This month firstname.lastname@example.org reports on TUPE and pensions liability and considers what constitutes "an organised grouping of employees" for the purposes of a service provision change attracting the application of TUPE. In addition, hrlaw@trowers reports on the provisions of the newly published Enterprise and Regulatory Reform Bill and on the consultation the government has issued on proposed reforms to the Equality Act 2010.
1 Case Law round-up
The European Court of Justice (ECJ) has considered whether Article 7(1) of the Working Time Directive (which provides that every worker is entitled to paid annual leave of at least four weeks) covers entitlements to annual leave where national law provides for an entitlement of more than four weeks in Neidel v Stadt Frankfurt am Main.
The High Court has held in the case of Attrill and Others v Dresdner Kleinwort Ltd and Commerzbank AG that telling investment bank employees that they will participate in a guaranteed minimum bonus pool subject only to assessments of individual performance, gave rise to a contractual obligation.
The Employment Appeal Tribunal (EAT) has held in the case of Konczac v BAE Systems (Operations) Ltd that an employee's refusal to accept an offer of settlement can amount to a failure to mitigate her losses (though not on the facts of this case).
The EAT has held in the case of Brennan and Others v Sunderland City Council and Others that an employment tribunal cannot determine claims for contribution under the Civil Liability (Contribution) Act 1978 as between parties jointly or concurrently liable for unlawful discrimination.
The EAT has held in the case of Seawell v Ceva that an employee who spends 100% of his time working for a single client, is not necessarily assigned to an organised grouping of employees for the purposes of a service provision change and the transfer of his employment under TUPE.
The High Court has considered the issue of whether entitlements to an early retirement pension transfer under TUPE, and if so, what the scope for the transferee's obligations is in the case of Proctor and Gamble v SCA.
The Court of Appeal has held, in the case of Mattu v University Hospitals of Coventry & Warwickshire NHS Trust, that Article 6 of the European Convention on Human Rights is not engaged when an NHS employer dismisses a consultant for misconduct.
The Court of Appeal has held in the case of Cavanagh v William Evans Ltd, that an employer is not entitled to withhold a payment in lieu of notice if it dismisses an employee under an express term in his service agreement which provides for summary termination with pay in lieu, if it later discovers that the employer had committed gross misconduct prior to the dismissal.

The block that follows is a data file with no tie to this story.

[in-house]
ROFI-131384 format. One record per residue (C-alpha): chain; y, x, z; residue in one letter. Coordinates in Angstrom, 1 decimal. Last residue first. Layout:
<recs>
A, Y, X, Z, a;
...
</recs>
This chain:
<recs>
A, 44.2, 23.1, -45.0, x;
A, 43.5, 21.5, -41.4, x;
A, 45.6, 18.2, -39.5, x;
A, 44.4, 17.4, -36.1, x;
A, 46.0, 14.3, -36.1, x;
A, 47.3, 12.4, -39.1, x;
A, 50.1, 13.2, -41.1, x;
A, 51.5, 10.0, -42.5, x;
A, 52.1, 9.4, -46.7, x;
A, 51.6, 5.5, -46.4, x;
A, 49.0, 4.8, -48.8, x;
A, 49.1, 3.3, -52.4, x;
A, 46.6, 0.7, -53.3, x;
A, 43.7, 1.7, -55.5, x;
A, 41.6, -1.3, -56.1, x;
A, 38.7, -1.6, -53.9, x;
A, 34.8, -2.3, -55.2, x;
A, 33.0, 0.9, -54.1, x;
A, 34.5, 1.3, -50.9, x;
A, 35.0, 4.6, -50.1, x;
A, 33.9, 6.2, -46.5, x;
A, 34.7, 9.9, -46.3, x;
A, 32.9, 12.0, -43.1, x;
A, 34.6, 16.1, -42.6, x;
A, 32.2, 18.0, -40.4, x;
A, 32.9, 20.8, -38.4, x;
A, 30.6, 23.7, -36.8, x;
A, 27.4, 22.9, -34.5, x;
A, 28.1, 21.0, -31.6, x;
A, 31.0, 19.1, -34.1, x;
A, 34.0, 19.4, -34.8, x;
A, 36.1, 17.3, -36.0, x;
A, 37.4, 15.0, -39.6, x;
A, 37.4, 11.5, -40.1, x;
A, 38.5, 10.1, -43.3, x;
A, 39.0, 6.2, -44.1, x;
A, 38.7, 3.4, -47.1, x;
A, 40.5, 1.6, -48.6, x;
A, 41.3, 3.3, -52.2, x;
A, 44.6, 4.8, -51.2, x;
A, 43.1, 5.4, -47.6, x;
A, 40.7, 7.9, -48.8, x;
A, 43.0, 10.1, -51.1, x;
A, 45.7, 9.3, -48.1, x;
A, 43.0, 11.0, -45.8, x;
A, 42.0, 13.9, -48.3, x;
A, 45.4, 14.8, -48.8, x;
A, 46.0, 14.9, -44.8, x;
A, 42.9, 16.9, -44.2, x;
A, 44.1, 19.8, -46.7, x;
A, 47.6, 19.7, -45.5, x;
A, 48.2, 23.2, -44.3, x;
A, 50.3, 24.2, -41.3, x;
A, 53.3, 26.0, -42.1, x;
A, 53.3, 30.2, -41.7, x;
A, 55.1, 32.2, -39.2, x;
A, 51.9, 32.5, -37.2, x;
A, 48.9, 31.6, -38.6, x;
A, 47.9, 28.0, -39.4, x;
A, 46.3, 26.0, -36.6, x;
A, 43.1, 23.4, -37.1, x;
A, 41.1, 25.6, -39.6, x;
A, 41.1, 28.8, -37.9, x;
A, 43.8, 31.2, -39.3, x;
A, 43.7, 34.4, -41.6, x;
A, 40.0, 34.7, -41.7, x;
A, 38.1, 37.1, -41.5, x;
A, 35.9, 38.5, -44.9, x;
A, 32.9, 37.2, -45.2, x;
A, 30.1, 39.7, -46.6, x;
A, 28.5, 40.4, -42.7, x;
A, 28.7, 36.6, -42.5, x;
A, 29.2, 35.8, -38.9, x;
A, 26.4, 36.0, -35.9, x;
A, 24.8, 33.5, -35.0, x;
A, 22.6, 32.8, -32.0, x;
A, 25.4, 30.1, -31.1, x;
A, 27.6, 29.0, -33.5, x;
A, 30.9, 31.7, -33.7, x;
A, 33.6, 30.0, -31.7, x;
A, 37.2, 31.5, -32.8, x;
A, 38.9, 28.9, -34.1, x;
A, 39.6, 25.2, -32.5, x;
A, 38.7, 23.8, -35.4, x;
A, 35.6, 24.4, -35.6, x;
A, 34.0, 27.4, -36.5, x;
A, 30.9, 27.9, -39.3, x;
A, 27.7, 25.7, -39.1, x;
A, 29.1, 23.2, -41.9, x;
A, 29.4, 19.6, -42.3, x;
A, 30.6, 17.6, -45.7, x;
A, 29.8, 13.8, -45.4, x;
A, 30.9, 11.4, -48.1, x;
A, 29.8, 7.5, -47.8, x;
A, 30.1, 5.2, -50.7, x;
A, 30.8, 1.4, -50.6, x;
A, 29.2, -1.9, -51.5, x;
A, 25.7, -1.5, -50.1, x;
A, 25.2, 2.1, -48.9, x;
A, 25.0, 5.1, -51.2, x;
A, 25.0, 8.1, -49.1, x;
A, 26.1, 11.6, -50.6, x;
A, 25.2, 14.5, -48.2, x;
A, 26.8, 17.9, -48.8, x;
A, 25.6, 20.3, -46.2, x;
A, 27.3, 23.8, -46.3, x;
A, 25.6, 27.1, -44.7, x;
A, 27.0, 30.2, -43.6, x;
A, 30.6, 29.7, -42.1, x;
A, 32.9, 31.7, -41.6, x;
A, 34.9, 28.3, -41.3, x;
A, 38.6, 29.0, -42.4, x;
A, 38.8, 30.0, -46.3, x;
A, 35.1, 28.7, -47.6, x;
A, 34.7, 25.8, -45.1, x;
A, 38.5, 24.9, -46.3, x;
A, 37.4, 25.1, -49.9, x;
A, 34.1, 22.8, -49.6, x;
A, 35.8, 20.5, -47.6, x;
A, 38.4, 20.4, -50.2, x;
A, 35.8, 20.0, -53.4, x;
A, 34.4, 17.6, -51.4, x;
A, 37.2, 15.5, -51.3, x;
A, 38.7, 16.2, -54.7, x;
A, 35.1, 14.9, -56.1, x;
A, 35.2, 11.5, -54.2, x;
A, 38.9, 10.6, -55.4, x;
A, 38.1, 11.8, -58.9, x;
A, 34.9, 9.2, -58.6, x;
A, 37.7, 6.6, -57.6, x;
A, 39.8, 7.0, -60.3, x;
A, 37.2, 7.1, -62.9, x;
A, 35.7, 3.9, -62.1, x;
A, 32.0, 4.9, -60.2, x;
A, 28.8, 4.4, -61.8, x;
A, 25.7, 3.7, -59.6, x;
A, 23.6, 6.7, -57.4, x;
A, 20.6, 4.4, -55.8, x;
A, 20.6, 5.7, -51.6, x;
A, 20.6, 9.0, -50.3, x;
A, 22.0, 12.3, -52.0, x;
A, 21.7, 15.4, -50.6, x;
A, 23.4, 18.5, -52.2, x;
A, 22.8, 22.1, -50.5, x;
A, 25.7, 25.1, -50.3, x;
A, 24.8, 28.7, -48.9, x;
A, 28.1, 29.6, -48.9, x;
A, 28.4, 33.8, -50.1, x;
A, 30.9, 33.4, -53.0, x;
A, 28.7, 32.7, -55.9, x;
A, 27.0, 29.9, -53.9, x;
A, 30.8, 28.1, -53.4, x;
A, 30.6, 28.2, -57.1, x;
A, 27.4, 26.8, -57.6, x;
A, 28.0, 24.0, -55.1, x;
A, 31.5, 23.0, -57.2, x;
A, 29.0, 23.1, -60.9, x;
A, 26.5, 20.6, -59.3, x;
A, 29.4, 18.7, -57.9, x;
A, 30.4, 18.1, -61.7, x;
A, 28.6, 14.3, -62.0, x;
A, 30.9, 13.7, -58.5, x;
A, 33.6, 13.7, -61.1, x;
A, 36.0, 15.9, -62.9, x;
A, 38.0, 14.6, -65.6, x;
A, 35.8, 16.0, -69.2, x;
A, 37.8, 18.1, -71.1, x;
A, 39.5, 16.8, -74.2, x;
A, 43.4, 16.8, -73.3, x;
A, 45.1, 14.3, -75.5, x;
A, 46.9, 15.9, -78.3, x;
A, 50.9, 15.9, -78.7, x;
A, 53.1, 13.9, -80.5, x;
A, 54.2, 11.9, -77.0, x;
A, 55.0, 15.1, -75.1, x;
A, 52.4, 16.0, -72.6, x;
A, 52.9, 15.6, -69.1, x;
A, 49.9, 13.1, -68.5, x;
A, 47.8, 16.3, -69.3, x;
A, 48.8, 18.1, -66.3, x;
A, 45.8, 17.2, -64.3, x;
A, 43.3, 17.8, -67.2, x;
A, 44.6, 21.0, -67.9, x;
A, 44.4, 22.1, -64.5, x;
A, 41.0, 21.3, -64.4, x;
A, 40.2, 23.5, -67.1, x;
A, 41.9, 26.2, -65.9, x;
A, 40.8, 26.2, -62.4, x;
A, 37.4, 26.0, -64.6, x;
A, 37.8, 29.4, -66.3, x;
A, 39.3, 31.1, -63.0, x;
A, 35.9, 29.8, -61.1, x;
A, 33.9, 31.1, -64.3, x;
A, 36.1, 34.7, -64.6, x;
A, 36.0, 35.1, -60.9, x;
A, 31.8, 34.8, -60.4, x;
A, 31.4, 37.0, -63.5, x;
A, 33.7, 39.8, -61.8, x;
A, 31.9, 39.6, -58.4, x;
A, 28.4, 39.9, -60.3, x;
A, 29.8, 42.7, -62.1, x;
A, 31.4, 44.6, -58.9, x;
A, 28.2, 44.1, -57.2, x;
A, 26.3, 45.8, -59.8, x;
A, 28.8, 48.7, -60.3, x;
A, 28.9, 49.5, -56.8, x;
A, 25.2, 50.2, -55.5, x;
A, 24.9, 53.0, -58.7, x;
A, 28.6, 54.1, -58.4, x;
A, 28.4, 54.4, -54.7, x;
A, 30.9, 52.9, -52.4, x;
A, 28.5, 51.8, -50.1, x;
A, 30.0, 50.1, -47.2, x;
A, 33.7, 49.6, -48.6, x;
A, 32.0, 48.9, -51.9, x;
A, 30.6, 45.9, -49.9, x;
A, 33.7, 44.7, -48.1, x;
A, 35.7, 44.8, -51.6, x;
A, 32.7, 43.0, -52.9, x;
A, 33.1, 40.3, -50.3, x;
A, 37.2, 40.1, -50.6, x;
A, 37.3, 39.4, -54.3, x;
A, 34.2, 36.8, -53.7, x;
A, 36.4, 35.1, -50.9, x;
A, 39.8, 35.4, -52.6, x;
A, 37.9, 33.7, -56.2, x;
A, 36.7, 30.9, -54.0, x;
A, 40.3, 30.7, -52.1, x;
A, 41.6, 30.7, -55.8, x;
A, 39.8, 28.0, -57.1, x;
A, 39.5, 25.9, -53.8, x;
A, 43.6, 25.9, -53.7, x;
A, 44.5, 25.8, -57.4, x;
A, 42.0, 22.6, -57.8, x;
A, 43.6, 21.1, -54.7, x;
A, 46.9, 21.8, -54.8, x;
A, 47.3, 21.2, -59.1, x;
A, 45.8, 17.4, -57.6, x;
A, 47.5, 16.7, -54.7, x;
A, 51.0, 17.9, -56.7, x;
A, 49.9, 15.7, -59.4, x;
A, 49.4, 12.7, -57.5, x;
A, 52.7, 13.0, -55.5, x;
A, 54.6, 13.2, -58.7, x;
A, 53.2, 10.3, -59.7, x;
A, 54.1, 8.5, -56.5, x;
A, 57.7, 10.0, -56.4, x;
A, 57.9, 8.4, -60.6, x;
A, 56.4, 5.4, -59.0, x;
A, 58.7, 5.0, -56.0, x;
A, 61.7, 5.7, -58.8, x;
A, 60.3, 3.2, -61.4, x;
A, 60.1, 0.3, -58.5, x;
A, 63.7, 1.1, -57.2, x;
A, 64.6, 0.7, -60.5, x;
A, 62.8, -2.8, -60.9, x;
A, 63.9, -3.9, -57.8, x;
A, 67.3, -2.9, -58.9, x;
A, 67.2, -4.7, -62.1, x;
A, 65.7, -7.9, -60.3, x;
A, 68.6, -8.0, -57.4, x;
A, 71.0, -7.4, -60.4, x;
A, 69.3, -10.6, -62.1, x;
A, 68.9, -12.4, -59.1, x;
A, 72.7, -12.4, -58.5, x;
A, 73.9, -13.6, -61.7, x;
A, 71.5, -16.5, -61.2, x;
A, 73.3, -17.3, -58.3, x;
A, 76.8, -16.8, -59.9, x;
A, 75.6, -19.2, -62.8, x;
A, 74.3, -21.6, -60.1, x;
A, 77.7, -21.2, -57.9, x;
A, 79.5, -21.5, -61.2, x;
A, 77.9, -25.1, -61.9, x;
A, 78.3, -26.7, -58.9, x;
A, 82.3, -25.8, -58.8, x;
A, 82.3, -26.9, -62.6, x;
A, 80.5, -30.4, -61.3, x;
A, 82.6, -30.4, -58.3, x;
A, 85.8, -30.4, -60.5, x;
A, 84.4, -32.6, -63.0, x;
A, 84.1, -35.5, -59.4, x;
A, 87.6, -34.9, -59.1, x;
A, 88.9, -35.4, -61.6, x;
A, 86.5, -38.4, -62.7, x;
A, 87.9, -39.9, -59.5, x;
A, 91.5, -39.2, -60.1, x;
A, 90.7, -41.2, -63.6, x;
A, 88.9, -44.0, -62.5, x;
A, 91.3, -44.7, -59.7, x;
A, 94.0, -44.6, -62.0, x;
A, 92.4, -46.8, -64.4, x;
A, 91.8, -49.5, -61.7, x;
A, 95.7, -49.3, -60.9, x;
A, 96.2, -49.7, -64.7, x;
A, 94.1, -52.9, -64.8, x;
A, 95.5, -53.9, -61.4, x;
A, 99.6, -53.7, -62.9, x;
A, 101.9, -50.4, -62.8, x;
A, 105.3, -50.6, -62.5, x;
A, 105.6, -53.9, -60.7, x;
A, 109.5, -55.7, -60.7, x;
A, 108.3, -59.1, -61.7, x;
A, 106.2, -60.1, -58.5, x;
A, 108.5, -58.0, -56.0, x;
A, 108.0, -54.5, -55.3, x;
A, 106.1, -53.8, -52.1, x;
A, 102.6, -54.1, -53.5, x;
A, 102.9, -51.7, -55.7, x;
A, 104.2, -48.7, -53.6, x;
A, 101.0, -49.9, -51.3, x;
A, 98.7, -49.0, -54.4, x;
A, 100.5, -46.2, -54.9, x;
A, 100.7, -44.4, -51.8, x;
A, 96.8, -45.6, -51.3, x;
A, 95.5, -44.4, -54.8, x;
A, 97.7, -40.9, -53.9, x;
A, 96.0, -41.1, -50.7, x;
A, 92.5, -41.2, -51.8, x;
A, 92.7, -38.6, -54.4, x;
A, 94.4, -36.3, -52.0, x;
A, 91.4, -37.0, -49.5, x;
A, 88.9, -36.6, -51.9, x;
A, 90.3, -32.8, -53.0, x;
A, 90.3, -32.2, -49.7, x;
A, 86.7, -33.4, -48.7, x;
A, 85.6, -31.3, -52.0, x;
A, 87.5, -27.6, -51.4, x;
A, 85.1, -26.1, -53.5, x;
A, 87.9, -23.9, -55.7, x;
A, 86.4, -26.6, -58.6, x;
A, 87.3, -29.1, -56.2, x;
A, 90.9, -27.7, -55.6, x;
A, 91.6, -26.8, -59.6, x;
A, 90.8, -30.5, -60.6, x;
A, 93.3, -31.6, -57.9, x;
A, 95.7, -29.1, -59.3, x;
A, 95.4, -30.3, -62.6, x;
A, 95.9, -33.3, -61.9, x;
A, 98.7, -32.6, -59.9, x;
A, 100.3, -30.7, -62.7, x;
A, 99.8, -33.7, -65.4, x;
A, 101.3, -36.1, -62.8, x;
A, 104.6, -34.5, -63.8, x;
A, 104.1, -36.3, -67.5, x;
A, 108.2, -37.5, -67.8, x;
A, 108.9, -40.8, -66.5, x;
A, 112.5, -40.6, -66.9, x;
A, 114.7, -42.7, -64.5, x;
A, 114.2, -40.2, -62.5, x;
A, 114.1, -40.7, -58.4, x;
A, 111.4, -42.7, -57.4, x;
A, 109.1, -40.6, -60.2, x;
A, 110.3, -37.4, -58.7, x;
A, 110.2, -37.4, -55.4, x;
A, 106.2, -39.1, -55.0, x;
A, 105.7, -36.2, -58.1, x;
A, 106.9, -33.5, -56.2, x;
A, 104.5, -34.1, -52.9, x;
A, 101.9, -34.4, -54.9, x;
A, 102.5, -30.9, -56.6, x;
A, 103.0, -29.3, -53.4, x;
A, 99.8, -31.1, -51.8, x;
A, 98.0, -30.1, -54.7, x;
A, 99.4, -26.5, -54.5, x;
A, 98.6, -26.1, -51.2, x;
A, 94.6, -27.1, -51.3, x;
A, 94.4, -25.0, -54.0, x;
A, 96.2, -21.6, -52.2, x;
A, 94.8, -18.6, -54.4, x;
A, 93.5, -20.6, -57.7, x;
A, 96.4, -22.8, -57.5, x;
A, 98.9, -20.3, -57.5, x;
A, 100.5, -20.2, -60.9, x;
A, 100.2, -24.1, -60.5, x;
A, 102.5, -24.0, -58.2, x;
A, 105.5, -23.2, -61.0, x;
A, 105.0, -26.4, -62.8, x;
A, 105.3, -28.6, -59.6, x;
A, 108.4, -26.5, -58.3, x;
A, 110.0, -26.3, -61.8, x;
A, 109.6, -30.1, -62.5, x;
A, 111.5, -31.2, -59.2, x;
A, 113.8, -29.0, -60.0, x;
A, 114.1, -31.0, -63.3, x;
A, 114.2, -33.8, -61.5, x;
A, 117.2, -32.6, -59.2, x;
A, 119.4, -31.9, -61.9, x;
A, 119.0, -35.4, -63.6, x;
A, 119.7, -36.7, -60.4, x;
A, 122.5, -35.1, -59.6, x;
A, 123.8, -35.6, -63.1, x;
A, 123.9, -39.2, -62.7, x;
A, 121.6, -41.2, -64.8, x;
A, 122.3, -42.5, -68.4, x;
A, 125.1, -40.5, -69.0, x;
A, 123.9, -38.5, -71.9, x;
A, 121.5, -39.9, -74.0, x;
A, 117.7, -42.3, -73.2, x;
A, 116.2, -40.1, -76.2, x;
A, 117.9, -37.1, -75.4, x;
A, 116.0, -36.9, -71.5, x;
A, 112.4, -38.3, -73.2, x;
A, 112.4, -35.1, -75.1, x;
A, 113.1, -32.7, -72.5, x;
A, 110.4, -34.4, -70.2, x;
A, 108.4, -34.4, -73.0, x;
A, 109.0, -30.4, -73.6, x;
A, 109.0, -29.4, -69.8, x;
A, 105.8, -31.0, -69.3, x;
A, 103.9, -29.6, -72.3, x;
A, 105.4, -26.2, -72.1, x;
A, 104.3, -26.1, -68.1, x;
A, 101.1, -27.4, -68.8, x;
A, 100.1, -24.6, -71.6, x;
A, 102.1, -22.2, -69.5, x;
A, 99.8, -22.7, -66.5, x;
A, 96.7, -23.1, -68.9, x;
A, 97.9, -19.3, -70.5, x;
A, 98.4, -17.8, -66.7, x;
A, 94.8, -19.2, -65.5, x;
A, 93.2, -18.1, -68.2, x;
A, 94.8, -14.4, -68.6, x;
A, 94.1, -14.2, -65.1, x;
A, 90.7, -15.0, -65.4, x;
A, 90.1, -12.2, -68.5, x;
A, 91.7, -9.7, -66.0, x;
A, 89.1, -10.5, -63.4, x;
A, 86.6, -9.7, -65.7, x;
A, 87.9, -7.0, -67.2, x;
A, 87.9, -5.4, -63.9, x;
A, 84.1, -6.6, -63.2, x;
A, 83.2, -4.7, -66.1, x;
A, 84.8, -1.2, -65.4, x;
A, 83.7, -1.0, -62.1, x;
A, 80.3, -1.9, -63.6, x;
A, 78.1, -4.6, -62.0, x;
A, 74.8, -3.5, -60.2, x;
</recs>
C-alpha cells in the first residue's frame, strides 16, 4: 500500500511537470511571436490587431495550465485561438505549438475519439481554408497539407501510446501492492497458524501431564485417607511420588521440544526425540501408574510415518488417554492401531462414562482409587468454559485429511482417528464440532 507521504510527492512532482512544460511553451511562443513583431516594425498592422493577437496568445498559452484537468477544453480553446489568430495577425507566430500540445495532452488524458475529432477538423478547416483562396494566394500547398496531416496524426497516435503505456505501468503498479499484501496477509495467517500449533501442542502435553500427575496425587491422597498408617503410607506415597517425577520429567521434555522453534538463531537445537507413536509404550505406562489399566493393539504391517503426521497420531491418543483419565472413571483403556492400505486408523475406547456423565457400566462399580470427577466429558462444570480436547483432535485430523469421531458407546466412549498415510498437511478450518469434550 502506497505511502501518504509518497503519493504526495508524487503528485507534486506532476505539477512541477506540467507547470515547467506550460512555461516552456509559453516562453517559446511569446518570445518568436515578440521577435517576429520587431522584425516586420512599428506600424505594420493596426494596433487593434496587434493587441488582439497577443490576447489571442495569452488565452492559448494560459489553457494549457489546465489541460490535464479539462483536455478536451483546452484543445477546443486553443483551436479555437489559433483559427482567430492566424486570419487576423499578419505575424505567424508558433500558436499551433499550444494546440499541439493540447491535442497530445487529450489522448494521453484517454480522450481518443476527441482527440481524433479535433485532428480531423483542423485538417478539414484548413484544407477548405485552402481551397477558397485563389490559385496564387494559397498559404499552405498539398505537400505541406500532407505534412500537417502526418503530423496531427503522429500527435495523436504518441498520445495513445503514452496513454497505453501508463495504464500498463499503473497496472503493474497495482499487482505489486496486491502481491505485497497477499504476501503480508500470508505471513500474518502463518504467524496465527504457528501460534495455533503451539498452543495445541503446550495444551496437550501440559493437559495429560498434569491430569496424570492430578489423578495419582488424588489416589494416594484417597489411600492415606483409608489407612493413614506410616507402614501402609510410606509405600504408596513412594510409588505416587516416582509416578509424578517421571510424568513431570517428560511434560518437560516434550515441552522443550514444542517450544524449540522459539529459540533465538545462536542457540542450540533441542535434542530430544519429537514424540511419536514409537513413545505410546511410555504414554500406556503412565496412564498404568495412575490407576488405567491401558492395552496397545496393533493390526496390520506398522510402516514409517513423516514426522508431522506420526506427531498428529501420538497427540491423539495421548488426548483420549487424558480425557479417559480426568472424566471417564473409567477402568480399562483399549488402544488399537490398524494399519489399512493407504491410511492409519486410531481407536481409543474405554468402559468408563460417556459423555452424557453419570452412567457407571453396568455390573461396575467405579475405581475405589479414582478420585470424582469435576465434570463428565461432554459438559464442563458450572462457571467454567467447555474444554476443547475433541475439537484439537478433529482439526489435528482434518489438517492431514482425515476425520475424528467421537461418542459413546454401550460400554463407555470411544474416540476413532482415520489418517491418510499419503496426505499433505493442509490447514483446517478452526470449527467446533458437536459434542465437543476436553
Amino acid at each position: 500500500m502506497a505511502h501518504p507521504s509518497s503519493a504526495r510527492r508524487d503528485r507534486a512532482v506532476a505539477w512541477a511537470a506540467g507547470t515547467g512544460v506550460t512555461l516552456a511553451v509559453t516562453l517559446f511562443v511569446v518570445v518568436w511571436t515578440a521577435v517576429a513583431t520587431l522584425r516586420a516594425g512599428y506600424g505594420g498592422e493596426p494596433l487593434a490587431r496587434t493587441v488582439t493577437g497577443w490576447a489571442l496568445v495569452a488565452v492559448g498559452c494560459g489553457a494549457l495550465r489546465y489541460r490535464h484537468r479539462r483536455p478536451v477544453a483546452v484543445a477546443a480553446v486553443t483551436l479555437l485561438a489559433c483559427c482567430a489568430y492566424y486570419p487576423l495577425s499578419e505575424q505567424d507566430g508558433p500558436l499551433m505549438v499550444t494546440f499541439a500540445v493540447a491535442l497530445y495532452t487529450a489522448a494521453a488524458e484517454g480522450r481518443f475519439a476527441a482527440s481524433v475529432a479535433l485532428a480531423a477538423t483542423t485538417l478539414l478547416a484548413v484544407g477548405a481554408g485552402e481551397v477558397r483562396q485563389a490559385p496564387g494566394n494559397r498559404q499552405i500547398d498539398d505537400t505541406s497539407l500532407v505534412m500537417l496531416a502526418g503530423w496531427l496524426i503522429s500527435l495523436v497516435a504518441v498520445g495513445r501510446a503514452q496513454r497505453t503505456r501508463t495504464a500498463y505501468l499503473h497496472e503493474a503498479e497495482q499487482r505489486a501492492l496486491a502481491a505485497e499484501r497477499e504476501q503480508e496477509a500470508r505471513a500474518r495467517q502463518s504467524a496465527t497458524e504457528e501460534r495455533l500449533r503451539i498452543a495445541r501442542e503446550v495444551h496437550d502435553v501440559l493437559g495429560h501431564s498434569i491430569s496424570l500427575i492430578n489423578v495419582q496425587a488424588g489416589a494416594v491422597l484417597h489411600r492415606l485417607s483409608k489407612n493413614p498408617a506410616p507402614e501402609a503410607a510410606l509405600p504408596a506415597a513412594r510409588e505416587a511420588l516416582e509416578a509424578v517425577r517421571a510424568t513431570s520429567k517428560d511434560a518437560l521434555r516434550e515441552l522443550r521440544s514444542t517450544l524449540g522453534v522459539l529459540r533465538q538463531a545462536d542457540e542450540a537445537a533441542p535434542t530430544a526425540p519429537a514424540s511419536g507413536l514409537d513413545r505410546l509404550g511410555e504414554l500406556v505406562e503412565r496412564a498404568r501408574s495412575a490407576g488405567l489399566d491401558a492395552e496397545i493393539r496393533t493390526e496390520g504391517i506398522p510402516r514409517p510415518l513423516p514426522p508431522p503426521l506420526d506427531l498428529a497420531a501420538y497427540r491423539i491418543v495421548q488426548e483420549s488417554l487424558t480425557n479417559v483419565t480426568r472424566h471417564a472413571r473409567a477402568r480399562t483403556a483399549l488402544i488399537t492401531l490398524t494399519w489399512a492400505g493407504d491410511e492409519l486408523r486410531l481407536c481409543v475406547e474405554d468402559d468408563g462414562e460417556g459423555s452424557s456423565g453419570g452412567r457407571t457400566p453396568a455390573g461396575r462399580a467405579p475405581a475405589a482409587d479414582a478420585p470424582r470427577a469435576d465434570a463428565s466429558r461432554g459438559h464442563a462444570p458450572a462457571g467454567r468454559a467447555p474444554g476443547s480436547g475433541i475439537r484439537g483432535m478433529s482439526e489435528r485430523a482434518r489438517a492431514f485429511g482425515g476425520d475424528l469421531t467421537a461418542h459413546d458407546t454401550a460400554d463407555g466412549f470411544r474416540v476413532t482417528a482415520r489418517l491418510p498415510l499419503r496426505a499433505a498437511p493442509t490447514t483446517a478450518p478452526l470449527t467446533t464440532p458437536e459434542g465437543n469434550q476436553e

In Bradbury v BBC, the High Court has held that if an active member of a pension scheme accepts a pay rise on the basis that only part of it is to be pensionable, this may form a binding agreement, subject to any breach of implied duty of trust and confidence or good faith.
The Ministry of Justice has published a report entitled 'Justice for business'. It outlines how the government intends to support business through its programme of reforms to the justice system.
The Government has published venture capitalist Adrian Beecroft's leaked report on employment law. Although the report was completed in October 2011, it has only just been published. The main issue in the report which has sparked press interest is the proposed introduction of "compensated no fault dismissal" for all businesses.
Advisory, Consiliation and Arbitration Service (Acas) has published a guide on how to handle difficult conversations.
The Queen's Speech was delivered on 9 May at the State Opening of Parliament, and announced a number of Bills which will be introduced in the next Parliamentary session, which ends in Spring 2013.
The Enterprise and Regulatory Reform Bill was laid before parliament last week. It provides for:
The government has announced a raft of proposed reforms to the Equality Act 2010.
The Sunday (London Olympic Games and Paralympics Games) Bill received Royal Assent on 1 May. The Act will suspend the restrictions on Sunday trading hours in England and Wales for the duration of the Games (ie for eight weeks from 22 July to 9 September).
The Protection of Freedoms Bill received Royal Assent on 1 May and has become the Protection of Freedoms Act 2012.
The Department for Work and Pensions (the DWP) is consulting on a technical change to the rules governing whether career-average revalued earnings (CARE) schemes count as qualifying schemes under auto-enrolment legislation.
The Occupational and Personal Pension Schemes (Automatic Enrolment) (Amendment) Regulations 2012 (SI 2012/1257) have been finalised and will come into force on 1 July 2012.
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